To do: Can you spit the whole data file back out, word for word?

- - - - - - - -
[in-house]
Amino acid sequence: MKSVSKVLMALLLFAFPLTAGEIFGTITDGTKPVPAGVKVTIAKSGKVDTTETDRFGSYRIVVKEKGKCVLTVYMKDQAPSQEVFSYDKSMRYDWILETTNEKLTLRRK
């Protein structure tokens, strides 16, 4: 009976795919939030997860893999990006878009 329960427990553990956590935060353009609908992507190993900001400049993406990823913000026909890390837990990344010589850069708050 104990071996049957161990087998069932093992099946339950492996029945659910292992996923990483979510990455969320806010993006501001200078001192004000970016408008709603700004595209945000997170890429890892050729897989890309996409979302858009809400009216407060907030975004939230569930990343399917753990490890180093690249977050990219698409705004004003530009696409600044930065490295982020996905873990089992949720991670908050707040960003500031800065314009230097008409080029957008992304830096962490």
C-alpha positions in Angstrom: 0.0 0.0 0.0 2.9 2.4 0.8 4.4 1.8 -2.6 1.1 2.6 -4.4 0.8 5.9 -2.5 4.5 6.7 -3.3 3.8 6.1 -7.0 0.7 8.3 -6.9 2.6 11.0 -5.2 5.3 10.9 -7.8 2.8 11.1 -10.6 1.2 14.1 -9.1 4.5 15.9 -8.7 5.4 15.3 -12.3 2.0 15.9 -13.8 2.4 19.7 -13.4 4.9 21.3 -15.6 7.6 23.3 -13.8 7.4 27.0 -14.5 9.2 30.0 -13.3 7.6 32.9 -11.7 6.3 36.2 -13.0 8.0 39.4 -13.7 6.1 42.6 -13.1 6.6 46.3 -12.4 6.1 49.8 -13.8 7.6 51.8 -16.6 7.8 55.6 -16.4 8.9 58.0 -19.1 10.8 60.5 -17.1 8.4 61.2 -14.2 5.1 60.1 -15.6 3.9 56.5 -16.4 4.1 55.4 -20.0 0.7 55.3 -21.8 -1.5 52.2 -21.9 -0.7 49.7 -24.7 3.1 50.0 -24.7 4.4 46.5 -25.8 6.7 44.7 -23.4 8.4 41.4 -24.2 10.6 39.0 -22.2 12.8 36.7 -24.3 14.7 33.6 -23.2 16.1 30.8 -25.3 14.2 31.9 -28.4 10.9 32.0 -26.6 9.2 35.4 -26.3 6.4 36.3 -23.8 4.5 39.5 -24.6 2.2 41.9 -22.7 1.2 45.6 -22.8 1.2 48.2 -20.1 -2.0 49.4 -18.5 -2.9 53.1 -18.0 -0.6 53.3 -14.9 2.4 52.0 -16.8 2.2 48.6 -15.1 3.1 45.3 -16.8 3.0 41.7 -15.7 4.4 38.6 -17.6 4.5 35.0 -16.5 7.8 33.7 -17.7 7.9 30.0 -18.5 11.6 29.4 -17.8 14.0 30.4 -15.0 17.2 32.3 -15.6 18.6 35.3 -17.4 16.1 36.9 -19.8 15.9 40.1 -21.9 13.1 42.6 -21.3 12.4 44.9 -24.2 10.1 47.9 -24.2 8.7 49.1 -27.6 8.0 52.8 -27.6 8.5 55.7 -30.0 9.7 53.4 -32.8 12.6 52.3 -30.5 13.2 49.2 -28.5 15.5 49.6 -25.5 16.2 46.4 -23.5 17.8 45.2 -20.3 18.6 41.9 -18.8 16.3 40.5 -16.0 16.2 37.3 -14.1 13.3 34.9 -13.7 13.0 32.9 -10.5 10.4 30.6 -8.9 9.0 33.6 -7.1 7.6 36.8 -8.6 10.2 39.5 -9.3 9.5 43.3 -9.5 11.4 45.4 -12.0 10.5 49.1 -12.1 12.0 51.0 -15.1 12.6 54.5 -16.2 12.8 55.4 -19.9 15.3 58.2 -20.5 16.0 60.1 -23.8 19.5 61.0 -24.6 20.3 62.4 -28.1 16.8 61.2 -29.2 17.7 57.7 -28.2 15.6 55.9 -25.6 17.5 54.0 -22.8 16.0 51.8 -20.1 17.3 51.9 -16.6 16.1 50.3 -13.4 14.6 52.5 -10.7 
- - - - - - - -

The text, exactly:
[in-house]
Amino acid sequence: MKSVSKVLMALLLFAFPLTAGEIFGTITDGTKPVPAGVKVTIAKSGKVDTTETDRFGSYRIVVKEKGKCVLTVYMKDQAPSQEVFSYDKSMRYDWILETTNEKLTLRRK
């Protein structure tokens, strides 16, 4: 009976795919939030997860893999990006878009 329960427990553990956590935060353009609908992507190993900001400049993406990823913000026909890390837990990344010589850069708050 104990071996049957161990087998069932093992099946339950492996029945659910292992996923990483979510990455969320806010993006501001200078001192004000970016408008709603700004595209945000997170890429890892050729897989890309996409979302858009809400009216407060907030975004939230569930990343399917753990490890180093690249977050990219698409705004004003530009696409600044930065490295982020996905873990089992949720991670908050707040960003500031800065314009230097008409080029957008992304830096962490």
C-alpha positions in Angstrom: 0.0 0.0 0.0 2.9 2.4 0.8 4.4 1.8 -2.6 1.1 2.6 -4.4 0.8 5.9 -2.5 4.5 6.7 -3.3 3.8 6.1 -7.0 0.7 8.3 -6.9 2.6 11.0 -5.2 5.3 10.9 -7.8 2.8 11.1 -10.6 1.2 14.1 -9.1 4.5 15.9 -8.7 5.4 15.3 -12.3 2.0 15.9 -13.8 2.4 19.7 -13.4 4.9 21.3 -15.6 7.6 23.3 -13.8 7.4 27.0 -14.5 9.2 30.0 -13.3 7.6 32.9 -11.7 6.3 36.2 -13.0 8.0 39.4 -13.7 6.1 42.6 -13.1 6.6 46.3 -12.4 6.1 49.8 -13.8 7.6 51.8 -16.6 7.8 55.6 -16.4 8.9 58.0 -19.1 10.8 60.5 -17.1 8.4 61.2 -14.2 5.1 60.1 -15.6 3.9 56.5 -16.4 4.1 55.4 -20.0 0.7 55.3 -21.8 -1.5 52.2 -21.9 -0.7 49.7 -24.7 3.1 50.0 -24.7 4.4 46.5 -25.8 6.7 44.7 -23.4 8.4 41.4 -24.2 10.6 39.0 -22.2 12.8 36.7 -24.3 14.7 33.6 -23.2 16.1 30.8 -25.3 14.2 31.9 -28.4 10.9 32.0 -26.6 9.2 35.4 -26.3 6.4 36.3 -23.8 4.5 39.5 -24.6 2.2 41.9 -22.7 1.2 45.6 -22.8 1.2 48.2 -20.1 -2.0 49.4 -18.5 -2.9 53.1 -18.0 -0.6 53.3 -14.9 2.4 52.0 -16.8 2.2 48.6 -15.1 3.1 45.3 -16.8 3.0 41.7 -15.7 4.4 38.6 -17.6 4.5 35.0 -16.5 7.8 33.7 -17.7 7.9 30.0 -18.5 11.6 29.4 -17.8 14.0 30.4 -15.0 17.2 32.3 -15.6 18.6 35.3 -17.4 16.1 36.9 -19.8 15.9 40.1 -21.9 13.1 42.6 -21.3 12.4 44.9 -24.2 10.1 47.9 -24.2 8.7 49.1 -27.6 8.0 52.8 -27.6 8.5 55.7 -30.0 9.7 53.4 -32.8 12.6 52.3 -30.5 13.2 49.2 -28.5 15.5 49.6 -25.5 16.2 46.4 -23.5 17.8 45.2 -20.3 18.6 41.9 -18.8 16.3 40.5 -16.0 16.2 37.3 -14.1 13.3 34.9 -13.7 13.0 32.9 -10.5 10.4 30.6 -8.9 9.0 33.6 -7.1 7.6 36.8 -8.6 10.2 39.5 -9.3 9.5 43.3 -9.5 11.4 45.4 -12.0 10.5 49.1 -12.1 12.0 51.0 -15.1 12.6 54.5 -16.2 12.8 55.4 -19.9 15.3 58.2 -20.5 16.0 60.1 -23.8 19.5 61.0 -24.6 20.3 62.4 -28.1 16.8 61.2 -29.2 17.7 57.7 -28.2 15.6 55.9 -25.6 17.5 54.0 -22.8 16.0 51.8 -20.1 17.3 51.9 -16.6 16.1 50.3 -13.4 14.6 52.5 -10.7 